Ephemeral Messaging, FCPA, & the DOJ: Three Things Lawyers & Compliance Officers Need to Know

Posted 04/30/19 2:54 PM by Erin Plante & Sarah Brown

In November of 2017, the Department of Justice modified its FCPA Corporate Enforcement Policy – the policy which guides compliance officers, corporate counsel, and internal auditors on compliance with the Foreign Corrupt Practices Act. The DOJ’s modification required companies subject to FCPA regulations to completely prohibit their employees from using ephemeral messaging – popular examples of which include WhatsApp, WeChat, Signal, Viber, and Snapchat.


This policy banned any company doing business across borders from using many popular platforms for communication without risking FCPA noncompliance; essentially limiting companies to conduct all communication through email and other standard forms of communication.


Cloud Security & eDiscovery: Separating Myth, Fact, and Marketing Fluff

Posted 04/23/19 8:00 AM by Sarah Brown

Cloud computing – or data storage in the cloud – is often touted as a cure-all for the woes of mounting ESI costs. Whether considering cloud computing for the home with storage backup services like Google Photos or iCloud, or considering cloud computing for a business process like eDiscovery, the same considerations apply: How do you know your data is really secure? How can you be sure you won’t be subject to a breach, and how can you ensure your provider doesn’t accidentally lose or delete your data – or do something illegal with it (intentionally or by mistake)?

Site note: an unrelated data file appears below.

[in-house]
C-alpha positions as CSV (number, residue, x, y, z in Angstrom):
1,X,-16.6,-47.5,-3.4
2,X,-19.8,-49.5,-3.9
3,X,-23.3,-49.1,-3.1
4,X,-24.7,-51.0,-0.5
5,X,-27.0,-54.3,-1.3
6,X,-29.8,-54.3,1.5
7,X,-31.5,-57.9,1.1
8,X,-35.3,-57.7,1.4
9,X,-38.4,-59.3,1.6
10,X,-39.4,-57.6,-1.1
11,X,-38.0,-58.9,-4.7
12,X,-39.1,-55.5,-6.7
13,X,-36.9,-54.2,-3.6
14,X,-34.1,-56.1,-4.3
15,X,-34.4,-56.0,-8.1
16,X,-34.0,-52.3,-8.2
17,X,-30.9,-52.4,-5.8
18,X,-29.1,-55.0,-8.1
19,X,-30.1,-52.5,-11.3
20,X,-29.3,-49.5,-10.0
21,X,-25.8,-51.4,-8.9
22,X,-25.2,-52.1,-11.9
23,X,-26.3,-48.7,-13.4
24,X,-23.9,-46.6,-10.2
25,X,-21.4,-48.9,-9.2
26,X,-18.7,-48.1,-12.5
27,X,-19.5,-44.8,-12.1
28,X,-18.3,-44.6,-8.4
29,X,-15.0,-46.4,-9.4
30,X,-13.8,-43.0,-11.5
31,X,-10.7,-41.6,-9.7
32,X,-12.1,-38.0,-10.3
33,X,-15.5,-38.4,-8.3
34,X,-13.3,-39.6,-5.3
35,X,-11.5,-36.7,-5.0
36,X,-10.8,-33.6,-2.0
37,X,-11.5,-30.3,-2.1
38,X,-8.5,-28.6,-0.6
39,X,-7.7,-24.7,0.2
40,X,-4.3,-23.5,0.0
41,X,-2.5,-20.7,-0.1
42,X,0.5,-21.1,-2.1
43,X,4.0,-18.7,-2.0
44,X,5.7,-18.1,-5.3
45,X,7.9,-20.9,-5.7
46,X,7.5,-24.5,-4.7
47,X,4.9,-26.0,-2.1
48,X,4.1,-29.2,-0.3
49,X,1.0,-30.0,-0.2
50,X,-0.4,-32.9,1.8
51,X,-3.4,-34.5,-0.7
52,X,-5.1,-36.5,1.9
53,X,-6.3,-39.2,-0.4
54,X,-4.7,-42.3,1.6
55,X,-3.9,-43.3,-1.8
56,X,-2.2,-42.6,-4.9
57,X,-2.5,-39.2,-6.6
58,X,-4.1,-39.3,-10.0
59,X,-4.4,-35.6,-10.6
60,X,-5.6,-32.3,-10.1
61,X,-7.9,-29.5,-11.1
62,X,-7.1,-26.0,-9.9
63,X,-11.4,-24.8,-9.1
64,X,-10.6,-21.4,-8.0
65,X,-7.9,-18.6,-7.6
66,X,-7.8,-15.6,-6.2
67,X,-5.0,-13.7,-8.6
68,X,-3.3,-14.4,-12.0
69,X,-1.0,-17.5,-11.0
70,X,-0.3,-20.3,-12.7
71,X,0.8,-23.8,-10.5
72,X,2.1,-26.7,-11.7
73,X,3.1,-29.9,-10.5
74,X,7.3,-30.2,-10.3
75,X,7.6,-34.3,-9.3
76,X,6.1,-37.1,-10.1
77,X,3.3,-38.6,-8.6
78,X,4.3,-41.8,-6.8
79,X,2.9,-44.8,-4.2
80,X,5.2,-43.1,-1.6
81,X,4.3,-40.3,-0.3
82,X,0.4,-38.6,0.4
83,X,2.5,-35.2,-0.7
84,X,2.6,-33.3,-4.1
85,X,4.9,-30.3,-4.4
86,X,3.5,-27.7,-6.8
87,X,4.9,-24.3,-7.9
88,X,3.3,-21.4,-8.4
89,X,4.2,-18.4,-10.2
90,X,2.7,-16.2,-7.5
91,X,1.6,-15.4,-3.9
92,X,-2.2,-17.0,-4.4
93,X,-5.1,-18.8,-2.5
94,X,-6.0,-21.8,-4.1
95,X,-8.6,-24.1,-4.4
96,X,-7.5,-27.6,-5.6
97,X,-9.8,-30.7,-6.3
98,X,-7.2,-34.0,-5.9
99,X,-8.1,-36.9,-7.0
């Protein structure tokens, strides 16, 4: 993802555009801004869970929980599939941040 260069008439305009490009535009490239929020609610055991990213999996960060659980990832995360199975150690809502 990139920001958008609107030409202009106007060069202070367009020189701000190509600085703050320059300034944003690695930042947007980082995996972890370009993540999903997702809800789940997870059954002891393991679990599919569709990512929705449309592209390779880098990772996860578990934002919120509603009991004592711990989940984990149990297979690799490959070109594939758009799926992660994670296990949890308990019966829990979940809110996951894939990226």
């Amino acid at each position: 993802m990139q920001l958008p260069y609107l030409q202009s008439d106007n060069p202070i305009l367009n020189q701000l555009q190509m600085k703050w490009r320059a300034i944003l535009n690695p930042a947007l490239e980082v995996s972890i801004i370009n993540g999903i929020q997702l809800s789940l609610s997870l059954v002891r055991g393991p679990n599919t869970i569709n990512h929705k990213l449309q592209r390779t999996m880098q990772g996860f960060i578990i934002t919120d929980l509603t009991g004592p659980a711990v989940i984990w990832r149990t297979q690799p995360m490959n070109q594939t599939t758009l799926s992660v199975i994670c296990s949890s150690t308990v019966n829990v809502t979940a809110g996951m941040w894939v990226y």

When it comes to personal privacy, these questions are worth serious consideration. And when it comes to litigious – or potentially litigious – data involved in corporate litigation or regulatory investigations, these questions can make or break a law firm or corporation’s reputation and significantly affect profitability. A cloud provider’s security vulnerabilities could, if exploited, not only compromise the security of its clients, but also extend culpability to any of the provider’s clients who didn’t properly vet their vendors.


So what can lawyers who handle large amounts of litigious data do to ensure that their firms, corporations, and their ownreputations are secure when working with the many vendors who handle and store discovery data on behalf of legal clients?